30. 30.  6-The transcranial Doppler bubble test is more sensitive than transthoracic echocardiography (with or without contrast injection) in detection of a right-to-left shunt through a patent foramen ovale.  8-Transcranial Doppler stratifies the risk of patients with sickle cell anemia and those in need of blood transfusions for primary stroke prevention. Those who meet transcranial Doppler criteria for blood transfusions should stay on transfusions since these children remain at high risk of stroke if transfusions are discontinued
  31. 31.  8-Potential augmentation of clot lysis and clinical recovery (sonothrombolysis).  9- One of the first applications of TCD in clinical use has been the identification of cerebral vasospasm after subarachnoid hemorrhage (SAH). Blood extravasation has a toxic effect on brain arteries and leads to lumen narrowing that, when severe enough, can lead to ischemic lesions. TCD can estimate the severity of vasospasm by detecting increased blood velocities in areas of vasospasm.  10- Transcranial doppler sonography diagnostic value for the cerebral flow velocity changes in the interictal phase of classic migraine
  32. 32.  11- Brain death is a clinical diagnosis that can be supported by transcranial Doppler, given the ability of transcranial Doppler to detect cerebral circulatory arrest
  33. 33. NEW INSIGHT IN THE USE OF ULTRASONOGRAPHY IN CLINICAL NEUROLOGY By Ahmed Abd El Hady
  34. 34. AGENDA  The advantages of medical ultrasound  Neurovascular ultrasound.  Uses of ultrasound in movement disorder  Uses of ultrasound in Peripheral nervous system  Skeletal muscle ultrasound
  35. 35. 2-MOVEMENT DISORDERS
  36. 36. MOVEMENT DISORDERS  The midbrain appears hypoechoic in transcranial sonography, surrounded by the hyperechoic basal cisterns, while the substantia nigra appears as a thin hyperechoic strip with total surface not exceeding 0.20 cm2 in normal subjects.  Increased substantia nigra hyperechogenicity can be detected with transcranial parenchymal sonography in approximately 90% of patients with idiopathic Parkinson disease.  Substantia nigra hyperechogenicity may serve as a preclinical marker of idiopathic parkinsonism.
  37. 37. Condition Substantia Nigra Hyperechog- enicity Lentiform Nucleus Hyperechoge- nicity Caudate Nucleus Hyperecho- genicity Increase of Third Ventricular Diameter Increase of Lateral Ventricular Diameter Healthy individual> 60 years old Rare Rare Rare Very rare Rare Idiopathic Parkinson disease Almost always Rare Often Never observed Very rare Multiple system atrophy Very rare Almost always Often Never observed Very rare Progressi- ve supranucl- ear palsy Rare Almost always Almost always Almost always Often
  38. 38. Condition Substantia Nigra Hyperechog- enicity Lentiform Nucleus Hyperechoge- nicity Caudate Nucleus Hyperecho- genicity Increase of Third Ventricular Diameter Increase of Lateral Ventricular Diameter Corticobasal degeneration Almost always Almost always Almost always Never observed Rare Dementia with Lewy bodies Almost always Rare Almost always Never observed Often
  39. 39. 3-PERIPHERAL NERVOUS SYSTEM
  40. 40. PERIPHERAL NERVOUS SYSTEM  Ultrasonography of a peripheral nerve examines five parameters: (1) cross-sectional area at certain sites of clinical interest (2) variability of the cross-sectional area along its course (3) echogenicity (4) vascularity (5) mobility
  41. 41.  Normal peripheral nerves have a tubular form, with alternating hypoechoic (nerve fibers) and hyperechoic (perineurium) zones that give the impression of a honeycomb pattern
  42. 42. ENTRAPMENT NEUROPATHIES Carpal tunnel syndrome. 1. Enlarged CSA of the median nerve proximal to the edge of the flexor retinaculum (normal value less than 0.11 cm2) 2. Increased wrist to forearm swelling ratio 3. Hypoechogenicity and disturbed fascicular echo structure 4. Reduced slippage of the nerve after finger flexion 5. Increased vascularity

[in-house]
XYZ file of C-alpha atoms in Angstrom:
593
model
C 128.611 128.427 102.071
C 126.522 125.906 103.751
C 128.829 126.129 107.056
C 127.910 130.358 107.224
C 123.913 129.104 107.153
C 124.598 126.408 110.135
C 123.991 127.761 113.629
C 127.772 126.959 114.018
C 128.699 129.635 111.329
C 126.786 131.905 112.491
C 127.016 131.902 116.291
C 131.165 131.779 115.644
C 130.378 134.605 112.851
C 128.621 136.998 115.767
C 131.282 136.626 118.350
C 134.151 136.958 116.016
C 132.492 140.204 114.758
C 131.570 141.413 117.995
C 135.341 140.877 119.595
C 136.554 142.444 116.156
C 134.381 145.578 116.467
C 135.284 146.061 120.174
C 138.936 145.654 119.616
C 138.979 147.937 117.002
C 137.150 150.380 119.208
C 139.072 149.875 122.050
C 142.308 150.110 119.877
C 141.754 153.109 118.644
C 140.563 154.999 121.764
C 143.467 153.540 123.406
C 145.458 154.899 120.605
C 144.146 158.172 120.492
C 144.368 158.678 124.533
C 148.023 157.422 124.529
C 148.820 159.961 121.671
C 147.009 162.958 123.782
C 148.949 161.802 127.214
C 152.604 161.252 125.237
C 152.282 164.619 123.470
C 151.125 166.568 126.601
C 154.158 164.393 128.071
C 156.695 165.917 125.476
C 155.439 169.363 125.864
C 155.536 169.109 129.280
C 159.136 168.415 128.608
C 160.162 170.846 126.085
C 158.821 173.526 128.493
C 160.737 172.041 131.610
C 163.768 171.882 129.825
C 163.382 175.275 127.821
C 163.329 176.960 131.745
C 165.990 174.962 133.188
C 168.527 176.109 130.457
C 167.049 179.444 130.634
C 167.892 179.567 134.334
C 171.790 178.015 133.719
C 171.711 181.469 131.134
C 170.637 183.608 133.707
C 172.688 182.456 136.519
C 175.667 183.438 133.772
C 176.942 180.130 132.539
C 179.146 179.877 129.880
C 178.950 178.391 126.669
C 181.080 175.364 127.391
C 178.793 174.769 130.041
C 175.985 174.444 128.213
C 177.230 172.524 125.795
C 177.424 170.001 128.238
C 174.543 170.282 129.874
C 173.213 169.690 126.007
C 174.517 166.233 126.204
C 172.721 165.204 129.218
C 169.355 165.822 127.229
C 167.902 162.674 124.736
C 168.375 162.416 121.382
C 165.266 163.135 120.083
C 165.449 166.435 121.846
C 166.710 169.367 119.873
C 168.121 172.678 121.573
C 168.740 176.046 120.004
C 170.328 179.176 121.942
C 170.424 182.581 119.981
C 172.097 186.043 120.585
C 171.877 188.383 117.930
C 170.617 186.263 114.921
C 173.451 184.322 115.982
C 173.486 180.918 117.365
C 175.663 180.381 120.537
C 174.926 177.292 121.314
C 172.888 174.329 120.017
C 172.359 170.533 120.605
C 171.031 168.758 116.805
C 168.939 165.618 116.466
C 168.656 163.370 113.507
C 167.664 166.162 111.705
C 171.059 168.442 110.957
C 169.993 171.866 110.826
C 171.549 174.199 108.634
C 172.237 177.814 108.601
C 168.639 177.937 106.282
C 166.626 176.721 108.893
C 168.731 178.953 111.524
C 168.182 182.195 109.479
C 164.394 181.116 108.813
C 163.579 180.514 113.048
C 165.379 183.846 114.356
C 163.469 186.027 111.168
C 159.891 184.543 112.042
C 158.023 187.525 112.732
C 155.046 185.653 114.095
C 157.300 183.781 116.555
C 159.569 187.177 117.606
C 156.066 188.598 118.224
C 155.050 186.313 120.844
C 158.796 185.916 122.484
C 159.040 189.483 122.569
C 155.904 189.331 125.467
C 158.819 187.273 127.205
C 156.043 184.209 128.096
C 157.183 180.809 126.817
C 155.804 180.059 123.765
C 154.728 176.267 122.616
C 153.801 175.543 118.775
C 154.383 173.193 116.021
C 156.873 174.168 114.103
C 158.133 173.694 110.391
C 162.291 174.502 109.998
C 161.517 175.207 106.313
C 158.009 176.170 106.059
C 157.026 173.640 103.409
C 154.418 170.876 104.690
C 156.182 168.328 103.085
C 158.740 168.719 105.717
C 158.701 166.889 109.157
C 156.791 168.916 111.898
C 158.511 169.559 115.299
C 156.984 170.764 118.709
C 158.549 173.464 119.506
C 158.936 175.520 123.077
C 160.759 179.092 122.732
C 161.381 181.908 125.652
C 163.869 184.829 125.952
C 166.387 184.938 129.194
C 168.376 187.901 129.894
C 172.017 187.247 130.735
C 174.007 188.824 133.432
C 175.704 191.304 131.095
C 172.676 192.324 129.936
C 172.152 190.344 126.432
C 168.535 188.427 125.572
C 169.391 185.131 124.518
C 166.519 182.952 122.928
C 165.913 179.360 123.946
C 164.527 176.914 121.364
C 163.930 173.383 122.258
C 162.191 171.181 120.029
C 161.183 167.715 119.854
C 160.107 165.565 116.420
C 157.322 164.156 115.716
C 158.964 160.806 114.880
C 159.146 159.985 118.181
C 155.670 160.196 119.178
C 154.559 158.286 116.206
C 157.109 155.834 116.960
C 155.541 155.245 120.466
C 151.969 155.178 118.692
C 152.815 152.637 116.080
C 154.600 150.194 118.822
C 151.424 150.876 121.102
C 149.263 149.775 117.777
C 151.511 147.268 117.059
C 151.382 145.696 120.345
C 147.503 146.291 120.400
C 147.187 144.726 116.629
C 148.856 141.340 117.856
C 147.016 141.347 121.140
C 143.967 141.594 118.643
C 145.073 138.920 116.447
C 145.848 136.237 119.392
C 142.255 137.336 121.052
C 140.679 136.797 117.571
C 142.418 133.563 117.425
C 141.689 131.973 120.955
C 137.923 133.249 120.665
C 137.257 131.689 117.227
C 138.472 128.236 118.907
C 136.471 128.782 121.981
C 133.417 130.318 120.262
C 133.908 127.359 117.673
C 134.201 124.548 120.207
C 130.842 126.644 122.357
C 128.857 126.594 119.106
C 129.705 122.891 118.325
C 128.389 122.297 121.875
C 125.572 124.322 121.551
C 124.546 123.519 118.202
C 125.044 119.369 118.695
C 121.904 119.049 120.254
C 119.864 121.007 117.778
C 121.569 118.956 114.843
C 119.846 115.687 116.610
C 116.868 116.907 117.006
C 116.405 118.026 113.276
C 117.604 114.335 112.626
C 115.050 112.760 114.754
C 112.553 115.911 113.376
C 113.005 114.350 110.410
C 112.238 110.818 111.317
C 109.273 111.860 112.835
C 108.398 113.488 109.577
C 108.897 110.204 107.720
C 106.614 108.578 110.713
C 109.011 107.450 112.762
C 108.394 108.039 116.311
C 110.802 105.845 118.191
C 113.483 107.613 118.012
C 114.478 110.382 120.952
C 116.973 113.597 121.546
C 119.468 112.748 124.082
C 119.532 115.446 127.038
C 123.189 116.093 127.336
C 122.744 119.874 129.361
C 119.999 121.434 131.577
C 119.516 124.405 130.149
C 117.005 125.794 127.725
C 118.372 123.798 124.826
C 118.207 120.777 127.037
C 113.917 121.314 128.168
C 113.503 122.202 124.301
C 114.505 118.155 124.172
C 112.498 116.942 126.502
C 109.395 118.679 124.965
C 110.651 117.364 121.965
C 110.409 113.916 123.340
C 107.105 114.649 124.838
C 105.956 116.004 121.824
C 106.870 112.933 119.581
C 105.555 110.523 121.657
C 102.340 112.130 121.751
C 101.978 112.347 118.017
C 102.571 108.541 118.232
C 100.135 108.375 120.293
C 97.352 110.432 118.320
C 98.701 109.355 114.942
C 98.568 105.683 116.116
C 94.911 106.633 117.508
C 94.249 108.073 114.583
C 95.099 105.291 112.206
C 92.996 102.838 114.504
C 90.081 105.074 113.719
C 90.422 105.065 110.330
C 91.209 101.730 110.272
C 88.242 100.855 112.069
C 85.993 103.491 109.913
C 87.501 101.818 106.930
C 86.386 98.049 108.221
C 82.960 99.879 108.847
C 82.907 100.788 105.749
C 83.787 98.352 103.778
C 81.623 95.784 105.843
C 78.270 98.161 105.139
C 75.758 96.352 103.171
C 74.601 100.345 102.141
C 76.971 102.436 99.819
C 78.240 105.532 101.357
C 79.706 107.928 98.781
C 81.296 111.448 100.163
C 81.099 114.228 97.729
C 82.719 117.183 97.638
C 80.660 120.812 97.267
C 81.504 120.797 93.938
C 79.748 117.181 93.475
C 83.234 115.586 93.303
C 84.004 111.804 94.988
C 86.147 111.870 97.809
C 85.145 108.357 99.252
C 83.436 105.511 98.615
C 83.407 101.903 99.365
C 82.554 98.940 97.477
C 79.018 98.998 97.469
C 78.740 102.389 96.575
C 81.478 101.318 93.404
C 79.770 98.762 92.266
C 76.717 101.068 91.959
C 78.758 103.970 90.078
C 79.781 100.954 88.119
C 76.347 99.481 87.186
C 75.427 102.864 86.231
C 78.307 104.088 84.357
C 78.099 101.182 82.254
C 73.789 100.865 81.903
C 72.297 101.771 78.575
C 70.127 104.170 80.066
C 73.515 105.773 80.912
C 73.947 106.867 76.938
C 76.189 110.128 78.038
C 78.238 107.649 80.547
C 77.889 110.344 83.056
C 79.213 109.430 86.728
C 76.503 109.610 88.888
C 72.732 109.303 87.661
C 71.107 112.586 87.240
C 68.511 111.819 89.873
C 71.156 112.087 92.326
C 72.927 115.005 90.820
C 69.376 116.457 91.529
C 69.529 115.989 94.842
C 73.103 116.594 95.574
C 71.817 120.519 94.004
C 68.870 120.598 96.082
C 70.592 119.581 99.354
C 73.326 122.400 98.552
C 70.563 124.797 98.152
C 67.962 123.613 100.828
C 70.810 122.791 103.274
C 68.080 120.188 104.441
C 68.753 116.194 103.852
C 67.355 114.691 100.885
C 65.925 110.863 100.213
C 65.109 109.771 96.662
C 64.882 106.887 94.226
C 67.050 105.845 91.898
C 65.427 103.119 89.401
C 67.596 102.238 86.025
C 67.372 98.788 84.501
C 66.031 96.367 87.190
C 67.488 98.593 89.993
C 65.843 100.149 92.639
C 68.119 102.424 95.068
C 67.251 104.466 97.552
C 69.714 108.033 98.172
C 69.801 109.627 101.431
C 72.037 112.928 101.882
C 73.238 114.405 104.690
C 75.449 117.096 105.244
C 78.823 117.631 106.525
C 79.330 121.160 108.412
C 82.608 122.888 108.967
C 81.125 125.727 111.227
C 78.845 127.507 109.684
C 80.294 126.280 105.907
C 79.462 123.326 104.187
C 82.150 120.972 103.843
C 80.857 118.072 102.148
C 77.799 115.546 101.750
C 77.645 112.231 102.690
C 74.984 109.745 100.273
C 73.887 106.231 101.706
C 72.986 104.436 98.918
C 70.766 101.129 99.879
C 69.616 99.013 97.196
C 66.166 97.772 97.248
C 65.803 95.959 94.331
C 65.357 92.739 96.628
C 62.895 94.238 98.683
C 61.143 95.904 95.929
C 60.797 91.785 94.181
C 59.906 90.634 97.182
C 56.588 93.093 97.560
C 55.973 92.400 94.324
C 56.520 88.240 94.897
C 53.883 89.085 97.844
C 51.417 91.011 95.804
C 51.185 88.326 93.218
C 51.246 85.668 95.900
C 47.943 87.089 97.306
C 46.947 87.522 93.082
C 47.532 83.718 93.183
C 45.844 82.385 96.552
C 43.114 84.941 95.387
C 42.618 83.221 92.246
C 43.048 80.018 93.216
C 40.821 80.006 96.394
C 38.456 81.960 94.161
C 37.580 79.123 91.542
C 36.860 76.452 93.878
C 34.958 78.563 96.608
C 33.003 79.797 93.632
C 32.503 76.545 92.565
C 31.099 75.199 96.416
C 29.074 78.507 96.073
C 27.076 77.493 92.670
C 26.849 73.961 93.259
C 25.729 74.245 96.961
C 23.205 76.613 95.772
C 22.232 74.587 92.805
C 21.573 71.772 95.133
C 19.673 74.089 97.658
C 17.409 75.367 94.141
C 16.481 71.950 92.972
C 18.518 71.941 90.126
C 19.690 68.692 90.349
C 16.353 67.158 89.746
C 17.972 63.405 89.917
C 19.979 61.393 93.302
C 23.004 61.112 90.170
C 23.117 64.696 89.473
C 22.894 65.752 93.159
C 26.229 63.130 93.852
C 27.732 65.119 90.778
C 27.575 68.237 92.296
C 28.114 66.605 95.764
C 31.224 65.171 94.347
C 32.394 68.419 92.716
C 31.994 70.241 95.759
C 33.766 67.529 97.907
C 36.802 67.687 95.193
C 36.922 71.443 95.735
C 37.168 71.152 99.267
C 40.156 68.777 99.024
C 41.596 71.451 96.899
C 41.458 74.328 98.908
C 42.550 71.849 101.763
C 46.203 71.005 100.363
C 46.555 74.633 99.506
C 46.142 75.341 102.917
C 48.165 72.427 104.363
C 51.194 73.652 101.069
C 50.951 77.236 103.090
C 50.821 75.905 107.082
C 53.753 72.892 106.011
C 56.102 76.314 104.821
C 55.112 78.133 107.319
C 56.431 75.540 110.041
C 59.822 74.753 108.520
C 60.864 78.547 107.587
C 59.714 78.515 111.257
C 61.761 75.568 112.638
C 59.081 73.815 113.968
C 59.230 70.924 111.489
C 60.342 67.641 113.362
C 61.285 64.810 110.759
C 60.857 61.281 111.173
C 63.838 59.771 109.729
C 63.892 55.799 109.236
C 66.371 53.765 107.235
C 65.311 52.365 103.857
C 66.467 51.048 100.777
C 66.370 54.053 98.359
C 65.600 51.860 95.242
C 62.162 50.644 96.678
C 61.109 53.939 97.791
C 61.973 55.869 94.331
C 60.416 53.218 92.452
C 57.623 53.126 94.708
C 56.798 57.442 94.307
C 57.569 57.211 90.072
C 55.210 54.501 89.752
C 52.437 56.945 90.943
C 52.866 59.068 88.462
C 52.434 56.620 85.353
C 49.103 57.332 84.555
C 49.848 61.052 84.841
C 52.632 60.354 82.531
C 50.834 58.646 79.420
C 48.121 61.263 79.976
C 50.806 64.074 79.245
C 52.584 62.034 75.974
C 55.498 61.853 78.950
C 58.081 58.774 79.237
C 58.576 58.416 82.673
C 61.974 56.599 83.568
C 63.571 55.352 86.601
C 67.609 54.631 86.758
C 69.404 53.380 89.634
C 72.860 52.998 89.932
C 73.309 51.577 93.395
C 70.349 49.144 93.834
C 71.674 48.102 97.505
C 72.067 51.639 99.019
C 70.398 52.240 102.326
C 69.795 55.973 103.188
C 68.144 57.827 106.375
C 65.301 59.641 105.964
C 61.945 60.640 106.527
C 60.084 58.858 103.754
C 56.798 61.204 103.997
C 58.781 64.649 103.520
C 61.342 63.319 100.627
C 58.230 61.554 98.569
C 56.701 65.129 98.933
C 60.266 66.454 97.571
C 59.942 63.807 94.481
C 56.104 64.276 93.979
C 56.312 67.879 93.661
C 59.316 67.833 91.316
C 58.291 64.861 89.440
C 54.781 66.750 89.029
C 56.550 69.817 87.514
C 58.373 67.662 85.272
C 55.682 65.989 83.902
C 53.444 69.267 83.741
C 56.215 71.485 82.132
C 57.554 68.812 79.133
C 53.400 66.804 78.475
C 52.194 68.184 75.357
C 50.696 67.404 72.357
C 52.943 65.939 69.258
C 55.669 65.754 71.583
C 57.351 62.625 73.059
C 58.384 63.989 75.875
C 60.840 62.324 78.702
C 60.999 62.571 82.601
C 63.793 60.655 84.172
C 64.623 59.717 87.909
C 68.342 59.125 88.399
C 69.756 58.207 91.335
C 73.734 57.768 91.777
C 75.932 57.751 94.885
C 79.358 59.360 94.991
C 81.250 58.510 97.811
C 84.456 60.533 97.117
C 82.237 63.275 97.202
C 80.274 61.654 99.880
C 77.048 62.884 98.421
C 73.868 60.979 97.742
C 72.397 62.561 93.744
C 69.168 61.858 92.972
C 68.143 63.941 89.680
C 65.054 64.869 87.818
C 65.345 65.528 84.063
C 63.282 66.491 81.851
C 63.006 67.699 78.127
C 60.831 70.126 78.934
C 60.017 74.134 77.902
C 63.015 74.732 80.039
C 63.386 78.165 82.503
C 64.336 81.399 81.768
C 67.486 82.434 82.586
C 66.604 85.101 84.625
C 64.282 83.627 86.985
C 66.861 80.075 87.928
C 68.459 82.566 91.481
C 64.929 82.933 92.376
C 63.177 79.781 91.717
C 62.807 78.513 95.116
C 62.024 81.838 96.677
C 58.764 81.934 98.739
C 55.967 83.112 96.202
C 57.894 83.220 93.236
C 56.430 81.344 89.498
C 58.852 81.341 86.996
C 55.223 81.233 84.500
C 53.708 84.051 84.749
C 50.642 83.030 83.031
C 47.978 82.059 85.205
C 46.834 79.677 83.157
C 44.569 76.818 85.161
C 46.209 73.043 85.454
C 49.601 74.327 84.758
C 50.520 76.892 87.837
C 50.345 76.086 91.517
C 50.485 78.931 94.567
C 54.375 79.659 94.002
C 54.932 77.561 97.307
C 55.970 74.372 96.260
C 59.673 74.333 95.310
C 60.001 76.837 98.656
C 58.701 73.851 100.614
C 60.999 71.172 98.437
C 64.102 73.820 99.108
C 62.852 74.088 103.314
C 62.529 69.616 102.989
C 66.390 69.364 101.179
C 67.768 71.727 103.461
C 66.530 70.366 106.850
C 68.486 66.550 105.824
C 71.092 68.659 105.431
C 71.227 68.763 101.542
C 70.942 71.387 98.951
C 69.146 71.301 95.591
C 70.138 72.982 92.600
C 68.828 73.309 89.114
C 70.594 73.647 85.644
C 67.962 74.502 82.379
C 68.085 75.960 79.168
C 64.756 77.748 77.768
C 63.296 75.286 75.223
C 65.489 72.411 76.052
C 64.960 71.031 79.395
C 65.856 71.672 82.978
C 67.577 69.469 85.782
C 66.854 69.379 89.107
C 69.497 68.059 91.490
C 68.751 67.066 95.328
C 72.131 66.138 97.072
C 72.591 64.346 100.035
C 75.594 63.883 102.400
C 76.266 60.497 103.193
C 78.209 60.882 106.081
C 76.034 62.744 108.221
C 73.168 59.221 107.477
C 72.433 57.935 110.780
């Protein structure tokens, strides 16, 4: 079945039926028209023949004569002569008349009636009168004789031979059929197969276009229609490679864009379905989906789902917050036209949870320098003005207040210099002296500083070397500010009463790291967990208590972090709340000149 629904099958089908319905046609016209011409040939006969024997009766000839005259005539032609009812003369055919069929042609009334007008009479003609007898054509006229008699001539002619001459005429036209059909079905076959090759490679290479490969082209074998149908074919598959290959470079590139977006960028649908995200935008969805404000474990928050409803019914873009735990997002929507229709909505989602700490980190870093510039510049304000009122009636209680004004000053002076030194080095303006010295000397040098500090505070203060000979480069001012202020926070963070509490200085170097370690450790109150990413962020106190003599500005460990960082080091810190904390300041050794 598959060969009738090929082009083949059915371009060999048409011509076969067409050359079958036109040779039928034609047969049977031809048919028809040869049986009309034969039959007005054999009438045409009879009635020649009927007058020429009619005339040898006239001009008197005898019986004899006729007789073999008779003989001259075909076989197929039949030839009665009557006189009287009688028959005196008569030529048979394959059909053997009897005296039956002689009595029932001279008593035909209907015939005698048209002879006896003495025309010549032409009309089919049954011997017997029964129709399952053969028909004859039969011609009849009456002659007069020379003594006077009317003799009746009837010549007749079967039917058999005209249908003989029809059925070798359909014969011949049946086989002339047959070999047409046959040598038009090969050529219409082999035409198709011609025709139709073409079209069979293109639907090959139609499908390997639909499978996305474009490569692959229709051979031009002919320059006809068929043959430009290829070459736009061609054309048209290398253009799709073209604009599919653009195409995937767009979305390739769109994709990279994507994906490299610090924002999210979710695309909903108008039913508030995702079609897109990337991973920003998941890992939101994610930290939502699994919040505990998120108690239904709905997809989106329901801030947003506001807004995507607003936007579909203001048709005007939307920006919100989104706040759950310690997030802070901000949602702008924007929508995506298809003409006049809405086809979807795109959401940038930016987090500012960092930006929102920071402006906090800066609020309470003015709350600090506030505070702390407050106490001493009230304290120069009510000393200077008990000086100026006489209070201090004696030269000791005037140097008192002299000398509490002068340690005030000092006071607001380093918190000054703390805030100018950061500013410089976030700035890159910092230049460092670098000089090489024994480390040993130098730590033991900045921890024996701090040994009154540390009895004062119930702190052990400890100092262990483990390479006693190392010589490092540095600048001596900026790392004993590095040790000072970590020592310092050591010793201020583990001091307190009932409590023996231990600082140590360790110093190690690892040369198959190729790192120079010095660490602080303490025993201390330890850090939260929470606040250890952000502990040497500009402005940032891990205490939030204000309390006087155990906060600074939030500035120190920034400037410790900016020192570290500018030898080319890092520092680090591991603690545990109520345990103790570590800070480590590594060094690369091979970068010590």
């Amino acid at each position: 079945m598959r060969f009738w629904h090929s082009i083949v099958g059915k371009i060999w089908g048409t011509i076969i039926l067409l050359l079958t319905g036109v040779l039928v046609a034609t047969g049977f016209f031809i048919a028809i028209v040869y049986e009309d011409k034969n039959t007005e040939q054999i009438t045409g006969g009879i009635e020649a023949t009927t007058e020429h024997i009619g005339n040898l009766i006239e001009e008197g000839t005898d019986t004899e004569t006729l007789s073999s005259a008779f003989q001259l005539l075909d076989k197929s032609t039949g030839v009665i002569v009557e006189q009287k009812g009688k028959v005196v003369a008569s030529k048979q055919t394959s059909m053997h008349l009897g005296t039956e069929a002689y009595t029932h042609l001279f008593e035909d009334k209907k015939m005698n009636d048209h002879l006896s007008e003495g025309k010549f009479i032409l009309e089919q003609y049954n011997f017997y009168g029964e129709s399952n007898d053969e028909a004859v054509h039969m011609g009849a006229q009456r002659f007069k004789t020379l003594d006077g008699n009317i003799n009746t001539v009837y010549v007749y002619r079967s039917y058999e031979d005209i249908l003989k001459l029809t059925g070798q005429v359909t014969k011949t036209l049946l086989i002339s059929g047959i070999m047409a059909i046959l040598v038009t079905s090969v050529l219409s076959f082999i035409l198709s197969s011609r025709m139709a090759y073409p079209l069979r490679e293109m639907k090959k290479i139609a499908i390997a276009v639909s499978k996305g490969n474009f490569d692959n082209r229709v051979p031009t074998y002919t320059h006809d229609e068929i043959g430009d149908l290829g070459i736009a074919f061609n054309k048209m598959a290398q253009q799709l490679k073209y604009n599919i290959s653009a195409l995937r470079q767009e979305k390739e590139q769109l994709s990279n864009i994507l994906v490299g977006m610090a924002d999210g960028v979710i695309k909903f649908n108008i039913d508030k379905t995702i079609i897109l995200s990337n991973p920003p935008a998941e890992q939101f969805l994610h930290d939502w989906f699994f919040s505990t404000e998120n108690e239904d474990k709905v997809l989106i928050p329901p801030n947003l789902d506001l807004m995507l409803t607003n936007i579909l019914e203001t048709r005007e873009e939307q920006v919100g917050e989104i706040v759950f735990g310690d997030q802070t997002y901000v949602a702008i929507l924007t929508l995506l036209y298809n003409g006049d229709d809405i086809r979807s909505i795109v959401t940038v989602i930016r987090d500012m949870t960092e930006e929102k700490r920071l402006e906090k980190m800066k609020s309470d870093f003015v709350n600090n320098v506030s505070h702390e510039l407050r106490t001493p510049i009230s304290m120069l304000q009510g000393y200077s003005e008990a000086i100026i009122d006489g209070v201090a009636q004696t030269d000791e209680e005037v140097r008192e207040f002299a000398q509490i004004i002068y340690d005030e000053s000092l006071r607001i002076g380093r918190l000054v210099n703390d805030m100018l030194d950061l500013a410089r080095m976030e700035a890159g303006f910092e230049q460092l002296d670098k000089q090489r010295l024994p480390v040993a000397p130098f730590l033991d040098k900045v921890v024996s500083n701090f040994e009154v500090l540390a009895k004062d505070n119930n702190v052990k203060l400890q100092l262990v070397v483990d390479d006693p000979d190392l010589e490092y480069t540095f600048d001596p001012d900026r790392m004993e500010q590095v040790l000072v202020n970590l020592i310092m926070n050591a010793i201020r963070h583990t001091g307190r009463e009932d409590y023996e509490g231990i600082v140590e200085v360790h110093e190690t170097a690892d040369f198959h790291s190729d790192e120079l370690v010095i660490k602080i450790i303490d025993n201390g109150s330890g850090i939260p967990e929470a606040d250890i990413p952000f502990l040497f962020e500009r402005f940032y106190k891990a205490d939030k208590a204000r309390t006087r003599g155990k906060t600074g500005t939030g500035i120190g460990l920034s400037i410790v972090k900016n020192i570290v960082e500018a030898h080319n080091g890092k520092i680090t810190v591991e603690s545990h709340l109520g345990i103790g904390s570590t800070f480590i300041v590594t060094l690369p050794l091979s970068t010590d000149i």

43. 43. Cubital tunnel syndrome CSA > 0.09 cm2 Elbow to upper arm ratio >1.4 Reduced echogenicity Increased echogenicity of epineurium Radial nerve compression CSA > 0.06 cm2 Reduced echogenicity Fibular nerve compression CSA > 0.12 cm2 Reduced echogenicity Popliteal fossa to fibular head ratio > 1.4 Cervical radiculopathy Side-to-side difference ratio >1.5
  44. 44. INFLAMMATORY POLYNEUROPATHIES Chronic inflammatory demyelinating polyradiculoneuropathy Brachial plexus hypertrophy and multifocal peripheral nerve hypertrophy can be seen differentiating this condition From AIDP using Bochum ultrasound score Multifocal motor neuropathy multifocal pattern of nerve enlargement at sites with or without clinical or electrophysiologic abnormalities differentiating this condition from amyotrophic lateral sclerosis
  45. 45. Systemic vasculitis Diffuse thickening of peripheral nerves, primarily of the lower limbs, and reduction of nerve diameter after corticosteroid therapy have been described using Ultrasound
  46. 46. 4-SKELETAL MUSCLE ULTRASOUND
  47. 47. SKELETAL MUSCLE ULTRASOUND  Neuromuscular disorders can lead to increased muscle echo intensity, i.e. a muscle becomes whiter in appearance.  it reliable to assess muscle thickness and objectify muscle atrophy.  it is also very suitable to visualize muscle movements as fibrillations.  It can additionally be used to select the optimal site for muscle biopsy
  48. 48. INTERVENTIONAL ULTRASOUND  Ultrasound can be used to guide steroid injection near the median nerve for the treatment of carpal tunnel syndrome.  Under ultrasound guidance, botulinum toxin can be injected into muscles for spasticity and dystonia or into the salivary glands for sialorrhea.  The most common situation in which ultrasound is used to guide intervention is for regional anesthesia.  Other interventional procedures in which ultrasound can by used include guidance of muscle and nerve biopsy also in determination of optimal lumbar puncture site
  49. 49. ULTRASOUND AS A COMPLEMENT TO ELECTRODIAGNOSTIC STUDIES  Ultrasound can improve nerve conduction study techniques by visualizing nerve pathways involved in surface stimulation and recording.  The accuracy of needle placement in cadavers for diagnostic electromyography is 96% with ultrasound guidance, whereas it is only 50% to 83% (depending on operator experience) without ultrasound.  Ultrasound, including color Doppler detection of vascular structures, can improve the safety of diagnostic electromyography (EMG) in anticoagulated patients, and it allows for continued monitoring after the procedure for hematoma development.
  50. 50.  Diaphragmatic EMG is a relatively safe procedure, but there is a risk of pneumothorax. Ultrasound can make this procedure safer by allowing direct visualization of diaphragm and lung movement with respiration, which permits accurate estimates of optimal insertion points and necessary needle depth or real- time guidance of the EMG needle into the diaphragm